feet on pavement with three arrows showing three different paths to take

Last week, we discussed the differences between choosing a major and choosing a school. This week, we will give guidance on whether and how to choose a major on the Common Application.

To Declare or Not to Declare?
How many seventeen- and eighteen-year-olds really know what they want to do for the rest of their lives? Not very many – which is why so many students worry about declaring a major on their college applications. However, it is important to remember that declaring a major is not necessarily a permanent decision. In fact, some studies show that as many as ¾ of college students will change their majors at least once before graduating.

There are certainly benefits to remaining undecided upon entering college. This allows students the opportunity to explore the available options once in school. Moreover, most schools do not require students to commit to a major until the end of sophomore year or beginning of junior year, which leaves plenty of time to test out various majors without making a solid commitment. This allows students ample opportunities to find the perfect courses of study for their individual needs.

However, there are also distinct benefits to declaring a major, particularly for students who are sure of their career goals. For one thing, a student who declares a major early on has a head start in terms of taking the classes required for that major. It can be helpful to have a clear plan for which courses will be taken in each semester, and declaring a major immediately can help students develop such a plan. In addition, having a head start also allows plenty of time to change majors if a student discovers that his or her interests lie elsewhere.

As for benefits in the application process, declaring a major tends to send a clear message to the school regarding a student’s passion, motivation, and commitment. A student who is certain of his or her path, who has already taken steps toward a specific career field, and who is ready and willing to commit to a specific course of study demonstrates strong motivation and clear goals. Because there are nearly always opportunities to change directions once in college, it may well be worth it to declare a major on the college application.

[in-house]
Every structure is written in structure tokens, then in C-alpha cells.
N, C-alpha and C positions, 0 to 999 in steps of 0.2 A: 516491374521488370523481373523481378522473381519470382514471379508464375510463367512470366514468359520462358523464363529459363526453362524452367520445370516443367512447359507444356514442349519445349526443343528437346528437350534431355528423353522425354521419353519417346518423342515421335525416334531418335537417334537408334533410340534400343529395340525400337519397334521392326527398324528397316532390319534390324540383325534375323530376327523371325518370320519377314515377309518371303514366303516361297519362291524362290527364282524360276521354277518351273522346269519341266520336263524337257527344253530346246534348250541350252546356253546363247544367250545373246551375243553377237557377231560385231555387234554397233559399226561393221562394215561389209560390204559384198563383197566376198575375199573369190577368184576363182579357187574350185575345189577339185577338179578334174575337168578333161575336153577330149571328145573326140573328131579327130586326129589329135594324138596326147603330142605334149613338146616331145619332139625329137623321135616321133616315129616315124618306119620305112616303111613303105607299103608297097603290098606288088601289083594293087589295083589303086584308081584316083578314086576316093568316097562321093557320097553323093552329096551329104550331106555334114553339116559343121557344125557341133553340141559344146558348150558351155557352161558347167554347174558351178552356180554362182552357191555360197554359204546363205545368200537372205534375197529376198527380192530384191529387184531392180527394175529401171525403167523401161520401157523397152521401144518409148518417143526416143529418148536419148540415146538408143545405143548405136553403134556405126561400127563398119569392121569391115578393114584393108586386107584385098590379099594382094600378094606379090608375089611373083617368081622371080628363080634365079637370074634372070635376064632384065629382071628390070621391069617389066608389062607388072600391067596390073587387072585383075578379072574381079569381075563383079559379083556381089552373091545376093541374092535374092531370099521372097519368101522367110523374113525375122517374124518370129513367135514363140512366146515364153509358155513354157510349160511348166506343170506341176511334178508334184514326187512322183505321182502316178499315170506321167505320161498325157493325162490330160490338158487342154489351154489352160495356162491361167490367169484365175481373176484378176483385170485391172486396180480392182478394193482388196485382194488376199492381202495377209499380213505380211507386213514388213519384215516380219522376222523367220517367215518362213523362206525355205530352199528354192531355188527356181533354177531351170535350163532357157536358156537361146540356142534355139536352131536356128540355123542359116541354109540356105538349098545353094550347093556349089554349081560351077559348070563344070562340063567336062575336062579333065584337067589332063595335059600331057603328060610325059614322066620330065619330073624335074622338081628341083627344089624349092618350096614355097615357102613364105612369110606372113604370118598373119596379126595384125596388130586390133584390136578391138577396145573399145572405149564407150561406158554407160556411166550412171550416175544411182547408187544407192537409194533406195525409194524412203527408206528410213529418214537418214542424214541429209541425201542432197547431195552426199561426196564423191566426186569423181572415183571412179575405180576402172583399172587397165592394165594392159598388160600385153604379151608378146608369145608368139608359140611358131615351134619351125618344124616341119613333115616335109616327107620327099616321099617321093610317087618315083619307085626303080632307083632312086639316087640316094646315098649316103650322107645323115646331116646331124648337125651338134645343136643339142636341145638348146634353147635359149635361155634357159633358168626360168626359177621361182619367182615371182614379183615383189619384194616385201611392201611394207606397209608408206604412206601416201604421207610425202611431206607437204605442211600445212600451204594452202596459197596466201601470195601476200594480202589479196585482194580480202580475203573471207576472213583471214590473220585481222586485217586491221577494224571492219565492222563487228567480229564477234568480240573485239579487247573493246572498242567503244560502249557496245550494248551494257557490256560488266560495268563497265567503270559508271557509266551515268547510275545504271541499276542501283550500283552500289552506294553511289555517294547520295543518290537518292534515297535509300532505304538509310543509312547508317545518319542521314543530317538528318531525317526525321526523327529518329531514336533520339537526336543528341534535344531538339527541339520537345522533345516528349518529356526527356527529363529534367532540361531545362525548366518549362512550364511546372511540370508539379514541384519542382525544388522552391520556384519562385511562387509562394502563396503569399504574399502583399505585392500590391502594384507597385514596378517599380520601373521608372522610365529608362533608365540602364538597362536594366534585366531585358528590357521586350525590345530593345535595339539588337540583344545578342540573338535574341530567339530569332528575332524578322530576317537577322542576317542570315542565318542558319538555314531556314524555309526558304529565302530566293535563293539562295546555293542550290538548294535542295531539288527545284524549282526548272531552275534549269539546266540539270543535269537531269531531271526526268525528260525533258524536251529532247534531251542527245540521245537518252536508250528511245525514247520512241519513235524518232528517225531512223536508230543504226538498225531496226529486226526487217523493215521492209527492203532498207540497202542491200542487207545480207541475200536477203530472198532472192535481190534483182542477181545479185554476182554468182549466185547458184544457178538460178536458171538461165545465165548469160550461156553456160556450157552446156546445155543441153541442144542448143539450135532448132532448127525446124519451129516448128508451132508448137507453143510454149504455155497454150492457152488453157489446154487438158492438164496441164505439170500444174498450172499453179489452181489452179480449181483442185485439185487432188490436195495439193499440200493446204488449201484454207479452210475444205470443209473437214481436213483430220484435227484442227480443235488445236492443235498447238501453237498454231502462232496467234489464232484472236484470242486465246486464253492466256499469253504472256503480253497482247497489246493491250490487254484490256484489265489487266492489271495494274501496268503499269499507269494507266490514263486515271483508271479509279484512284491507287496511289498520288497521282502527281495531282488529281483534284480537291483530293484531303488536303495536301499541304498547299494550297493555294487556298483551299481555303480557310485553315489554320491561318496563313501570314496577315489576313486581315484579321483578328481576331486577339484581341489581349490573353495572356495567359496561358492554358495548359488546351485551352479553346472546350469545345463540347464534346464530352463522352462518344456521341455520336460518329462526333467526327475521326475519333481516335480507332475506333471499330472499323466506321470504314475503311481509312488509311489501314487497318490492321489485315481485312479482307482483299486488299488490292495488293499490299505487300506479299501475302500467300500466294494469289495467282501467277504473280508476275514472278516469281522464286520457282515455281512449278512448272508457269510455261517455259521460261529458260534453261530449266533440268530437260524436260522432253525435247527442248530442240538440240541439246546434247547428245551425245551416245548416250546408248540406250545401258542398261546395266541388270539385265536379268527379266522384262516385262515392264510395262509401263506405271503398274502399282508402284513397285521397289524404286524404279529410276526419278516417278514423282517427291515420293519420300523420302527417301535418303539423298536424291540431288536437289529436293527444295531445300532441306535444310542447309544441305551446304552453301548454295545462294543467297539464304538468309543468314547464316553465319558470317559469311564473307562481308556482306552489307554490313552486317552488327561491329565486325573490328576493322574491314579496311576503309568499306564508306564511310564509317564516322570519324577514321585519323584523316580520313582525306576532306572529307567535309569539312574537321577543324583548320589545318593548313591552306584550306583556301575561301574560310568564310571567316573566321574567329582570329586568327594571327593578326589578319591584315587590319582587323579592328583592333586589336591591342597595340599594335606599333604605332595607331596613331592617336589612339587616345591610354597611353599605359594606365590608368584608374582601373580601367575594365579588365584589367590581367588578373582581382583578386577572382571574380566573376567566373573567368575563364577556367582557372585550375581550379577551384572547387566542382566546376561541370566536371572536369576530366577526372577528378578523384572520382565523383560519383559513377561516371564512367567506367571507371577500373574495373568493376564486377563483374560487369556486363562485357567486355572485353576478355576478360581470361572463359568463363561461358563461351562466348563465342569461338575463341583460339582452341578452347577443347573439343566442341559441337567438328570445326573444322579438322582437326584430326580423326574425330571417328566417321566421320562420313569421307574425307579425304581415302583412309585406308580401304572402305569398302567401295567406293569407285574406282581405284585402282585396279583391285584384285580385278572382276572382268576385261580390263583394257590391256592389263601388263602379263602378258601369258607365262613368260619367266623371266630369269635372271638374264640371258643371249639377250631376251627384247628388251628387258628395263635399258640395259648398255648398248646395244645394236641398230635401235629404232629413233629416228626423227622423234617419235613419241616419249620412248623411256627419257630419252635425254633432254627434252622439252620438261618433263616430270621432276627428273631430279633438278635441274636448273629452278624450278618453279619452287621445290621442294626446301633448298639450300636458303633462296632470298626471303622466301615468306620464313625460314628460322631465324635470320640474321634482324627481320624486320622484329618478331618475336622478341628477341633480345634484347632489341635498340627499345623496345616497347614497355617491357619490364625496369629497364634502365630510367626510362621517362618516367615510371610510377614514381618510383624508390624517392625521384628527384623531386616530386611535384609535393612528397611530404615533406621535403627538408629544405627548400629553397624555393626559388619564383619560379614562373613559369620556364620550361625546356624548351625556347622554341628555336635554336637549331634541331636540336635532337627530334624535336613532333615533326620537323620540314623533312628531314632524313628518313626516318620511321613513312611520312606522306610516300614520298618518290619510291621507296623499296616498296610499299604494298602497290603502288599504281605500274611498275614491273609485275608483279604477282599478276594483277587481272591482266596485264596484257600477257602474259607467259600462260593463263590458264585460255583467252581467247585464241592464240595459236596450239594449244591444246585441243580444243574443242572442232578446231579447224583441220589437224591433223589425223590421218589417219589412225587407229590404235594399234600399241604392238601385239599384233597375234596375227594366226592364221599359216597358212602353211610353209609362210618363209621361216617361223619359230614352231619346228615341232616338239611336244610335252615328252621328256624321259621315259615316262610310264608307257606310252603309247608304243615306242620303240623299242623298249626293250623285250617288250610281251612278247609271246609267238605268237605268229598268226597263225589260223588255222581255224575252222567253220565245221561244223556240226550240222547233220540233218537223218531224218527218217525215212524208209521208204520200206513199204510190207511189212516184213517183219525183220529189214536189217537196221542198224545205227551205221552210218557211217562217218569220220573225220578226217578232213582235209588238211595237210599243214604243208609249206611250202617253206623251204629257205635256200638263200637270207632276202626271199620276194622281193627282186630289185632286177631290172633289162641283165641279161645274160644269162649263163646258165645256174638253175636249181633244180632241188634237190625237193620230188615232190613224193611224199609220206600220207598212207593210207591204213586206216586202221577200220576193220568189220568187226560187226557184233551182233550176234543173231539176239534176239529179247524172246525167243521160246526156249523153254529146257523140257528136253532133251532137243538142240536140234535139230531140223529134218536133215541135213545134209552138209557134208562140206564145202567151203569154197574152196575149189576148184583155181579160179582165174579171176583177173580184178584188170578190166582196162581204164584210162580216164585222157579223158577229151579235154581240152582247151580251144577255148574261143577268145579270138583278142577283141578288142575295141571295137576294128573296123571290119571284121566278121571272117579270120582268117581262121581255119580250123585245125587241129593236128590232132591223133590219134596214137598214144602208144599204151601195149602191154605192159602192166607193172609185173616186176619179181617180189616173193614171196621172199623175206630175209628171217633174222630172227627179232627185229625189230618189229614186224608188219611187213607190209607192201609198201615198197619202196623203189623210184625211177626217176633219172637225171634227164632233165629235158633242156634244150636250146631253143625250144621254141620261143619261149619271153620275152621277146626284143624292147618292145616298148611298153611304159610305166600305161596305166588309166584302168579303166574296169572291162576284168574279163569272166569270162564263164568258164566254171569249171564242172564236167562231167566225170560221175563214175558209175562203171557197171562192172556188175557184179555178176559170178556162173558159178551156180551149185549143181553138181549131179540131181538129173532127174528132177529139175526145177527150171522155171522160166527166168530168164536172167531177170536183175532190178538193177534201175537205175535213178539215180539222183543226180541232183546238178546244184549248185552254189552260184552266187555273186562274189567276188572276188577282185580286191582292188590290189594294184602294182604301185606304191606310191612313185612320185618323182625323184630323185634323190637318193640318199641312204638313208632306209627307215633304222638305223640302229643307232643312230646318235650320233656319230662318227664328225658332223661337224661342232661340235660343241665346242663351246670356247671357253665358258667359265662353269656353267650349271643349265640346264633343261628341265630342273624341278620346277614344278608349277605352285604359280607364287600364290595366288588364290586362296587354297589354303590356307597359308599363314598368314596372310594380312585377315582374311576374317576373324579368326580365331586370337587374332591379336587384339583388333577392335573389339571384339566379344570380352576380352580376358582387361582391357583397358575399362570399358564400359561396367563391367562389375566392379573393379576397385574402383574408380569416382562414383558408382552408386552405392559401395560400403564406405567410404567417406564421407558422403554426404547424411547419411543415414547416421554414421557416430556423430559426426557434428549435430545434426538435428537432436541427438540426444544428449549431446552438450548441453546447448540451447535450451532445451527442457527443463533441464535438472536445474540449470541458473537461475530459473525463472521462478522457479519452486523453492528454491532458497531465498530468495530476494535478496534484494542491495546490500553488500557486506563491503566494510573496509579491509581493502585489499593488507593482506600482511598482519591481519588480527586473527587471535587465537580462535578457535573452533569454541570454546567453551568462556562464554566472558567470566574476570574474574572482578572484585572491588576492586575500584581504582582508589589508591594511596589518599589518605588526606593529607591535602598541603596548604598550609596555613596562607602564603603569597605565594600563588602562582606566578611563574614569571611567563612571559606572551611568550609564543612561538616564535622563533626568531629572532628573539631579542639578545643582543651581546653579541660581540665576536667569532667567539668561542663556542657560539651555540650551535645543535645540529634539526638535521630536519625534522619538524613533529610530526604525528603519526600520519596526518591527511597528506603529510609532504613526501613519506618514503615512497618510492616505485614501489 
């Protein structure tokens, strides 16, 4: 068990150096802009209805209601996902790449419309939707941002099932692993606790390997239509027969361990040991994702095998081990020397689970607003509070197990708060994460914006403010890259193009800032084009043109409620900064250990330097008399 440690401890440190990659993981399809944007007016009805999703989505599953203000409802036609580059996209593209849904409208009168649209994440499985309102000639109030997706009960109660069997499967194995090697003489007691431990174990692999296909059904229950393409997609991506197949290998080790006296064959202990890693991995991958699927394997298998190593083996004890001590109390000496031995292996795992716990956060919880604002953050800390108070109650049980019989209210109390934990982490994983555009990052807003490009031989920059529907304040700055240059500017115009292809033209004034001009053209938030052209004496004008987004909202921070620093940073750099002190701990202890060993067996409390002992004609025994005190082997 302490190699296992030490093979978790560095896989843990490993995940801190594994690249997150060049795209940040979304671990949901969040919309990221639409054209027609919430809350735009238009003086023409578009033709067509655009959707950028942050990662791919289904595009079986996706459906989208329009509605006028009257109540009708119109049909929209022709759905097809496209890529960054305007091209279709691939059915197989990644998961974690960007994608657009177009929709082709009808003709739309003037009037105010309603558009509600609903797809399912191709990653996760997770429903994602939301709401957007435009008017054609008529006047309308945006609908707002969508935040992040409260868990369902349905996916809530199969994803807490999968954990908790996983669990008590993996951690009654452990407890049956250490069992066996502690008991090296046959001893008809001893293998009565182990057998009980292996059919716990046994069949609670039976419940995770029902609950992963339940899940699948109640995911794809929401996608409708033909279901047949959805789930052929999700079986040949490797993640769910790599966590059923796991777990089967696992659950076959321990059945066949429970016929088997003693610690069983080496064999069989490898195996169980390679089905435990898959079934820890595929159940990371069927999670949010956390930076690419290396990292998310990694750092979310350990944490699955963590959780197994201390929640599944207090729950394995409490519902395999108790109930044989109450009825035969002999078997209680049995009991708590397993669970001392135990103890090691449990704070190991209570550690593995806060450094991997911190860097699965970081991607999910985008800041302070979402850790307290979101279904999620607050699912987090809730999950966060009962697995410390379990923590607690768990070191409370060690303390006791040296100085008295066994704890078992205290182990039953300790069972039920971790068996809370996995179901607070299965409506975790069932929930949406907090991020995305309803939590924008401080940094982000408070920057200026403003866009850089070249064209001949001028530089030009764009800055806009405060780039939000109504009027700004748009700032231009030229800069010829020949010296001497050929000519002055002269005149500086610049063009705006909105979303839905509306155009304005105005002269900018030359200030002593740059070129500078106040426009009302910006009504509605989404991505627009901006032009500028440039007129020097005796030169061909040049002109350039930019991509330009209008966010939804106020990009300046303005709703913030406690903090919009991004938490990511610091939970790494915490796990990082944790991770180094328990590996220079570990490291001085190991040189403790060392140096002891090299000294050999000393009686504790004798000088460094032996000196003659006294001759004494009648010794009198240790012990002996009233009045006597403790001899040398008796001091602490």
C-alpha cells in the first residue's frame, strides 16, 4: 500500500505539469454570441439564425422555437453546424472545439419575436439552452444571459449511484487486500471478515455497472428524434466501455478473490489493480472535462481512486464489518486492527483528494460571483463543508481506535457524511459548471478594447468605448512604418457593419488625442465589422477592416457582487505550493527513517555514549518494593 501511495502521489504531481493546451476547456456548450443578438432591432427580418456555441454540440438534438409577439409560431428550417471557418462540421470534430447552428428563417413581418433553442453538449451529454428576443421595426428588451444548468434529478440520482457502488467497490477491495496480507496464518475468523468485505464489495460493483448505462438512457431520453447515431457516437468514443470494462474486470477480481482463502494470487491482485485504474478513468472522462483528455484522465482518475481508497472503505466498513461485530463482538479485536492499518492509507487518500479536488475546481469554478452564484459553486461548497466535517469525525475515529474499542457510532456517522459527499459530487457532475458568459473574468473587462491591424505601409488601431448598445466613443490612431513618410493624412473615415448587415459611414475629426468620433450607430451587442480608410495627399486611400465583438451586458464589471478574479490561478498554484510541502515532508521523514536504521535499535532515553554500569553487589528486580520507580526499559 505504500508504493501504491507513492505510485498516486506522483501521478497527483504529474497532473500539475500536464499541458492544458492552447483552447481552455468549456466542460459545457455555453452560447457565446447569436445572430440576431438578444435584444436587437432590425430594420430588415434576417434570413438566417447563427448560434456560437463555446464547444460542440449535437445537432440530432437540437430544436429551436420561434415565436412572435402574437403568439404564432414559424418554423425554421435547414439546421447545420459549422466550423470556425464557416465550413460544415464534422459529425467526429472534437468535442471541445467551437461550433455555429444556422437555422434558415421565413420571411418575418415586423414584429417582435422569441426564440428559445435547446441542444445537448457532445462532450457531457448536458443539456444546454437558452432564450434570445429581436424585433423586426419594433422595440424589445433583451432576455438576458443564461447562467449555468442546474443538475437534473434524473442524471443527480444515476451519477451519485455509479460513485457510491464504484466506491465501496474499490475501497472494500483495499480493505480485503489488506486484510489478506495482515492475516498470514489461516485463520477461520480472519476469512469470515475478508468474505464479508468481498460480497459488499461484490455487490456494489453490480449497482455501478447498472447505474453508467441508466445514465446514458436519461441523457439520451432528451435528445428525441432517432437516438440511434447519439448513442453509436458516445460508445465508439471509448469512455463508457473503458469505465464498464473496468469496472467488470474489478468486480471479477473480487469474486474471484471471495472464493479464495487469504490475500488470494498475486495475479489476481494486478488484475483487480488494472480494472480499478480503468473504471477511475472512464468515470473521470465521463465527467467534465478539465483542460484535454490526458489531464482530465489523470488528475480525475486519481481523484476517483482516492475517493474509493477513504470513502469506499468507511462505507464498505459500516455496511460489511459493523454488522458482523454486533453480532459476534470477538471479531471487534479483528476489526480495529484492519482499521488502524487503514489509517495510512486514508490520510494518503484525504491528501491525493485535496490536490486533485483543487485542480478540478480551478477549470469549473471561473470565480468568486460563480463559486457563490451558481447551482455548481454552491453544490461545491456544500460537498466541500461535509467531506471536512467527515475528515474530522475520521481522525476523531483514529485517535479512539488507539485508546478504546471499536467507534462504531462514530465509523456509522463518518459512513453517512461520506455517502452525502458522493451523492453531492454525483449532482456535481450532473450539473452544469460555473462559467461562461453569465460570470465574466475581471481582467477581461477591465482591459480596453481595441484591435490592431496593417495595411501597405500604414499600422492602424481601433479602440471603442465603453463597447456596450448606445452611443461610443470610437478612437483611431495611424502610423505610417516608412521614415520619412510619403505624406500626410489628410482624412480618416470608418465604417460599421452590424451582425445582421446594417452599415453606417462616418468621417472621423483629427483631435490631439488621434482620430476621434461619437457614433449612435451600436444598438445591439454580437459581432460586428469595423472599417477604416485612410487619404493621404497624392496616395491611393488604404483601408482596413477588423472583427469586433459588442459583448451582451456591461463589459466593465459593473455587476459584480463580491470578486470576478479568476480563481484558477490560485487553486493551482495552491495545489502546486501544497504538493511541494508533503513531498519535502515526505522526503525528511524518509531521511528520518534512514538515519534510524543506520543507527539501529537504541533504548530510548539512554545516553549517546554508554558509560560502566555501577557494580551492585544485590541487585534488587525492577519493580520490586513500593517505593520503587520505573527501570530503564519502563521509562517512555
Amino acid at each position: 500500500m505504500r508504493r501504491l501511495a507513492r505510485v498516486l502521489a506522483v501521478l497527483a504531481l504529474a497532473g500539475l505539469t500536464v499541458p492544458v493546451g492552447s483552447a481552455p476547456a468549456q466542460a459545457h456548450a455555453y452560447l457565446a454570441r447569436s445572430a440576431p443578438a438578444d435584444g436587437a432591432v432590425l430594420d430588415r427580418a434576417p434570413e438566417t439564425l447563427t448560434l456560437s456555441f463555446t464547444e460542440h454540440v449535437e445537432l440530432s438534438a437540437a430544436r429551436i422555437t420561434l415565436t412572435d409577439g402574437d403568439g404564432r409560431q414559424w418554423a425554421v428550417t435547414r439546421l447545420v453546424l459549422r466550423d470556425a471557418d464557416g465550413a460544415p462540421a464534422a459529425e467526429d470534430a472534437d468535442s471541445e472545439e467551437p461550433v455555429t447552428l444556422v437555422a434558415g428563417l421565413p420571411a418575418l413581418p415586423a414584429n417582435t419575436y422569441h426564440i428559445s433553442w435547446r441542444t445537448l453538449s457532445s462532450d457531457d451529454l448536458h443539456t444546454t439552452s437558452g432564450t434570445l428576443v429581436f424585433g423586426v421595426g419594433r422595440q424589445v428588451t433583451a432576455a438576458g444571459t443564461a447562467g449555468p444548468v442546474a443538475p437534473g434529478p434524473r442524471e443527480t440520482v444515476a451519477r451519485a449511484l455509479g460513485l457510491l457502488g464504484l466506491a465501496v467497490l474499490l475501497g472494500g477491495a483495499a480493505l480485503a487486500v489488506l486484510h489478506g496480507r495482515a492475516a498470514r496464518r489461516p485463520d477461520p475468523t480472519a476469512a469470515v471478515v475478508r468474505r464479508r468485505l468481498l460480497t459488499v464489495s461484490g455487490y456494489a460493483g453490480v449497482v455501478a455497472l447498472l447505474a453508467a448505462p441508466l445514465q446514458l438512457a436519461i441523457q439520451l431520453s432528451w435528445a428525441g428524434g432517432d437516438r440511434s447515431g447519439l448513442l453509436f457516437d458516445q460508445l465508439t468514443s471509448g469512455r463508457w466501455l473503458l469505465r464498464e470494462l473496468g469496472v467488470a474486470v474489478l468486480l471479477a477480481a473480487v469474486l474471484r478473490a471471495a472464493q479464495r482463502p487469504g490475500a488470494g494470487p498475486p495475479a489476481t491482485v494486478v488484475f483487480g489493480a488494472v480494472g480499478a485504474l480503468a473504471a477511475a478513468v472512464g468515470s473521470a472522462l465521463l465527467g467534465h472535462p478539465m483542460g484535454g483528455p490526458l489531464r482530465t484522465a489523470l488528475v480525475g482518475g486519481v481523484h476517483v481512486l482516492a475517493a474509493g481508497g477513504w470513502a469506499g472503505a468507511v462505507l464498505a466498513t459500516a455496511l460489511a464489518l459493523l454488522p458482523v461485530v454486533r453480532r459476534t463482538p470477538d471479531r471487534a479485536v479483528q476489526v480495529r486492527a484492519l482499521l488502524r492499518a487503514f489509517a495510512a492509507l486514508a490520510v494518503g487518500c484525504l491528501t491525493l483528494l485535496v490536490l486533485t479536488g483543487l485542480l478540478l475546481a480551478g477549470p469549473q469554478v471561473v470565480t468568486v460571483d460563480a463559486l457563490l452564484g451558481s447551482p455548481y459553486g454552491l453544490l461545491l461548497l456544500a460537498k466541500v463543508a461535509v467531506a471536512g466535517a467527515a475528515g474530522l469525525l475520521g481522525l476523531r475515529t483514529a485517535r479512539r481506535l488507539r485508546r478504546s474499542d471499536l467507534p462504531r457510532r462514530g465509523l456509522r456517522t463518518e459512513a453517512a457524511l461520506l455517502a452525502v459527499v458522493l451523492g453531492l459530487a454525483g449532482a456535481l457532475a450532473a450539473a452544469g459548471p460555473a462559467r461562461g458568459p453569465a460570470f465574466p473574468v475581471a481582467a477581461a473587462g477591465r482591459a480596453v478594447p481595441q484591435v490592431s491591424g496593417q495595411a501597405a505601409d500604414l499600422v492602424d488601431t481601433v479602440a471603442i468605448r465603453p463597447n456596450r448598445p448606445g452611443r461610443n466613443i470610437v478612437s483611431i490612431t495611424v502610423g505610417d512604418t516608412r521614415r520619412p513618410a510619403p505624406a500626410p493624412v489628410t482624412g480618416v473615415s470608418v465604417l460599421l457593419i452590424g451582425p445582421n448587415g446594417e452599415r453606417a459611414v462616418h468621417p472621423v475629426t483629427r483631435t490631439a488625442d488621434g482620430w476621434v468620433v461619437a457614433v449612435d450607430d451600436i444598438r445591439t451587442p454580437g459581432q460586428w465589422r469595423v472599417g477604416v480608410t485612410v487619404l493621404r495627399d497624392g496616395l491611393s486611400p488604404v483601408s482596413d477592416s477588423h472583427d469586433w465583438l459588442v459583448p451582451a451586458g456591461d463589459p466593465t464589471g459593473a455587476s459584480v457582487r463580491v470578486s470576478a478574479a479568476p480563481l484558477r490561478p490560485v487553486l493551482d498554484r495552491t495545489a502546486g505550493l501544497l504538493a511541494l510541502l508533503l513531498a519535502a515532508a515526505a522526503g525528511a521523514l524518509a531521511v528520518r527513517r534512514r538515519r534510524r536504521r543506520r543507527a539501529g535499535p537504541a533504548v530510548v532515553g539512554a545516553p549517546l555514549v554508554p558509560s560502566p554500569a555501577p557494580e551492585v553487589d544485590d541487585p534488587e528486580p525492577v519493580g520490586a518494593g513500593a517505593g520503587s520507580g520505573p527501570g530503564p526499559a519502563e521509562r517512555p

Choosing the Right Major
The first things to consider when choosing a major or a course of study are a student’s strengths and weaknesses. No matter how much she might long to become a pediatrician, a student with terrible performance in science classes probably shouldn’t pursue a degree in biology. Colleges look for students who they feel will succeed; thus, students who declare a major ought to make sure that the major is one in which they are likely to succeed.

Many students voice concern about potential competition among students choosing the same major, reasoning that colleges seeking diversity will only want a certain number of students in a particular field of study. They worry that choosing a popular major will harm their chances of admission. However, the popularity of various majors changes over time. For example, only a decade or two ago, Harvard’s most popular major was government while economics ranked a distant second. Today, the two majors have swapped positions, with economics becoming the most popular major and politics trailing behind. In addition, schools know that students will change during the four years spent in college, and so they do not take a declaration of a major on the application as something set in stone. Choosing a major will only result in increased competition if that major falls within the purview of a particularly selective school or college within the university. We discussed the difference between choosing a major and choosing a school last week.

While choosing a particular major generally will not harm a student’s chances for admission, it is possible for certain majors to lend a certain edge to an application. For example, in recent years many schools, including Harvard, have begun to encourage students to focus more on the humanities and the classics, fields which have seen a severe drop in interest in recent decades. In such cases, choosing to major in a somewhat more obscure field may offer a slight advantage as schools are often eager to garner support for such programs.

However, it must be noted that any choice of major absolutely must align with the rest of the application – a student should never choose a major solely to add a slight edge to his or her application. A student who claims to want to major in folklore and mythology, but who spent four years on math team, excelled primarily in math and science courses, and wrote an essay about the wonders of modern engineering, probably won’t have much success with his application. When students begin the process of selecting a major or a course of study, they should do plenty of research. Students should be aware of the required courses for their intended majors as well as potential career paths for their chosen field. With this information in mind, the student should then consider his strengths and his interests. Just as a student should choose a course of study that plays to his or her strengths, a student should also choose a major which interests him or her. A student who finds history to be boring will not perform well as a history major, because academic success depends, at least in part, on interest and passion for the subject material.

Choosing a major is a personal choice. It is absolutely vital that students consider both their academic strengths and their personal interests when selecting a major; everything else is secondary. This will ensure maximum success, both in the application process and in the years of schooling to come.

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